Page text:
Community Child Care Association’s new RAP released

Community Child Care Association’s new RAP released

by Freya Lucas

March 30, 2021

Victoria’s Community Child Care Association has released a new Reconciliation Action Plan (RAP) which strengthens the commitment to a reconciled Australia made by the peak body, and also serves to inspire other peak bodies and early childhood education and care (ECEC) providers to reflect on their commitment to an Australia where every First Nations child feels welcome in early learning, and all children learn about the history and cultures of the First Australians.

 

With nearly 250 of Victoria’s 3000+ ECEC services having a RAP in place, there is opportunity for other services to step up, Community Child Care Association Executive Director Julie Price said on launching the plan..

 

“As a leader in the early childhood sector, we know much more needs to be done to create safe and inclusive education and care services for First Nations children and their families,” she added, outlining that currently, 6 in 10 Aboriginal and Torres Strait Islander children are developmentally vulnerable when they start school.

 

These vulnerabilities may be lessened when children have access to high quality, culturally safe early education, which holds “the greatest potential for improved outcomes for First Nations children.” 

 

As a peak body, Community Child Care Association is committed to taking an active role in the emerging dialogue about reconciliation in the early learning sector.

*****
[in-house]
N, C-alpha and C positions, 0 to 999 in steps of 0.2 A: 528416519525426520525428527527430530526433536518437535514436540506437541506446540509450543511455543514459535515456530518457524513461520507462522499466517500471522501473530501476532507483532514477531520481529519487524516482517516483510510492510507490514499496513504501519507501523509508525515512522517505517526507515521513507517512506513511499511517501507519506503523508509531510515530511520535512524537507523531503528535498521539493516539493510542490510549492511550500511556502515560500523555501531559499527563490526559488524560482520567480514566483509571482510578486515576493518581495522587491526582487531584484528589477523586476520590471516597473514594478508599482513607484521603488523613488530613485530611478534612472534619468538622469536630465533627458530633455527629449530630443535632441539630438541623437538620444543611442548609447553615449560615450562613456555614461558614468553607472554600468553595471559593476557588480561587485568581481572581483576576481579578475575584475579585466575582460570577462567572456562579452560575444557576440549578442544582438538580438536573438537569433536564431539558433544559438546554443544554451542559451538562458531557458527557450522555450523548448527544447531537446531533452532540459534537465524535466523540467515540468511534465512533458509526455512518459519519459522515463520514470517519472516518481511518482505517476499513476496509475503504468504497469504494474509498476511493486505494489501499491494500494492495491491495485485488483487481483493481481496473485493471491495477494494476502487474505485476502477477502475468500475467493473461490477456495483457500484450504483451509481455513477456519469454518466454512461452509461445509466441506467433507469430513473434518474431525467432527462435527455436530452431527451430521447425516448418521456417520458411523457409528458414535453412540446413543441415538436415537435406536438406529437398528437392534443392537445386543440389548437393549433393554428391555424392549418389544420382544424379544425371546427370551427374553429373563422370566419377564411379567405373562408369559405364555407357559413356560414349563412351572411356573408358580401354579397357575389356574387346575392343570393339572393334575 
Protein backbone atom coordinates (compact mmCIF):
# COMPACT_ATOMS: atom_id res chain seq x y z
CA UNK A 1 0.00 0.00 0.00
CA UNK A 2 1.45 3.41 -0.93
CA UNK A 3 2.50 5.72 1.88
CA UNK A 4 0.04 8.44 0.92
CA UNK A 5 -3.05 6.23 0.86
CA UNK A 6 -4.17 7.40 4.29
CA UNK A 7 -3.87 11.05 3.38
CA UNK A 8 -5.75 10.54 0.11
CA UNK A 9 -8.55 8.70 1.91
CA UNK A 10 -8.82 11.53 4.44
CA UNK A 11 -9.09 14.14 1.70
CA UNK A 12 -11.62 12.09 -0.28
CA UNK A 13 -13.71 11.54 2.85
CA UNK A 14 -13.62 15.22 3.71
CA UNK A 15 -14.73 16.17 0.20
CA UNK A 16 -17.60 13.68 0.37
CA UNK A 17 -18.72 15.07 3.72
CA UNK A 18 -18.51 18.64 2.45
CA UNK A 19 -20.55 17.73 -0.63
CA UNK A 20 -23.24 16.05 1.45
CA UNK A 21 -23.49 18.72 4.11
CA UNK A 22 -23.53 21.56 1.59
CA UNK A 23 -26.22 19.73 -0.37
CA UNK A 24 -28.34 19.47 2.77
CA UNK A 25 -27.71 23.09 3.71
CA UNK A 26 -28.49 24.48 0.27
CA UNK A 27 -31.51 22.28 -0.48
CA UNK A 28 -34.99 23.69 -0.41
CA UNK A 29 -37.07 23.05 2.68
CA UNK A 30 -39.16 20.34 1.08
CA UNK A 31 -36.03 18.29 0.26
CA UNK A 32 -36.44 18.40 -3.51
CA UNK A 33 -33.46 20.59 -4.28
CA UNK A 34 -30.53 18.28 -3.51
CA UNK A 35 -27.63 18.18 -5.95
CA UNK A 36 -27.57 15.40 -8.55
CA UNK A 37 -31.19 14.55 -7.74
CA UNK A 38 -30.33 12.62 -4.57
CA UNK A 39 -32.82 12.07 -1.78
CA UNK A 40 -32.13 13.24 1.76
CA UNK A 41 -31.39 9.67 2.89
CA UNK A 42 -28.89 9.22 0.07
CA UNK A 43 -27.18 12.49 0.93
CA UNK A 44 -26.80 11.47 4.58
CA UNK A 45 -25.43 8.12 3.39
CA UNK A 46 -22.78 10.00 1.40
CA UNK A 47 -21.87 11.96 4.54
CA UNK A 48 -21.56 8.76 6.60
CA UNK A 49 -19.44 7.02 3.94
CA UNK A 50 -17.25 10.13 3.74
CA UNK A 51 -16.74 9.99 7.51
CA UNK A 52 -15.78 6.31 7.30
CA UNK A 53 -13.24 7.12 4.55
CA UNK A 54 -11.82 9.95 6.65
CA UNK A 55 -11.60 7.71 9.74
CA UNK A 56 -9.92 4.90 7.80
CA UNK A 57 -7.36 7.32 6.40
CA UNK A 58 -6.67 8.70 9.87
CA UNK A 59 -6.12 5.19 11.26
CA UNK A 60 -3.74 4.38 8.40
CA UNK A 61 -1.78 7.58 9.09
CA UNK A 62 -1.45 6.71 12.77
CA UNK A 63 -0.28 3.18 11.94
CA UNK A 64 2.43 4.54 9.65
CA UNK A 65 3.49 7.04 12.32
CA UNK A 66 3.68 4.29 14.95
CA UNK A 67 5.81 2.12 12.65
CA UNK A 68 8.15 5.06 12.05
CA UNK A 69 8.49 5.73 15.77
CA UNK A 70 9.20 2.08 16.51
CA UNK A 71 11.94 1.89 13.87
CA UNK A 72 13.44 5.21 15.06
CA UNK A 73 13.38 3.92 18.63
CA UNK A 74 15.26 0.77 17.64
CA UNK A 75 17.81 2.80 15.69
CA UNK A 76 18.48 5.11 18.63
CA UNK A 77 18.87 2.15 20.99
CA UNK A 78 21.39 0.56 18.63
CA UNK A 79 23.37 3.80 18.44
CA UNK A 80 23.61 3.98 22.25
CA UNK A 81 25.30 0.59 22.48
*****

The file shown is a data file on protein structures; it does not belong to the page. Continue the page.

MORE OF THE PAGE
“We hope our RAP will inspire our members and other education and care services to begin their own reconciliation journey,” Ms Price said. 

 

The RAP was developed in collaboration with staff, member services and Koorie leaders from the Victorian Aboriginal Education Association Inc and features an ambitious commitment to drive reconciliation outcomes by promoting Aboriginal voices, stories and perspectives – as well as RAPs for early learning services – through its mentoring and coaching with early childhood educators and service leaders. 

 

The outreach efforts are already paying off, with Community Child Care Association member Spensley Street OSHC sharing a story of how the Association RAP inspired the service to undertake their own efforts to meaningfully embed Aboriginal and Torres Strait Islander perspectives at the service.

 

After participating in the Community Child Care Association’s RAP working group, coordinator Lisa Heard took the learnings from the discussions back to her service, and implemented changes, which resulted in one family, long term users of the service, feeling safe to come forward and identify as being Aboriginal. 

 

Community Child Care Association launched its first RAP in 2017, with the most recent RAP being identifies as being at the Innovate level, a measure of recognition from Reconciliation Australia for those businesses, organisations and services which have a proven track record of strong relationships with their Aboriginal and Torres Strait Islander stakeholders, and who are ready to take the next step to advance national reconciliation.

To access the Community Child Care Association’s most recent RAP, please see here.

 

Image features, from left to right:

Marli Traill, Community Child Care Association RAP Coordinator

Lionel Bamblett, Victorian Aboriginal Education Association (VAEAI) General Manager

Julie Price, Community Child Care Association Executive Director

Mark Rose, Deakin University Pro Vice-Chancellor, Indigenous Strategy and Innovation

Uncle Trevor Gallagher, Gunditjmara Elder and Aboriginal Cultural Educator

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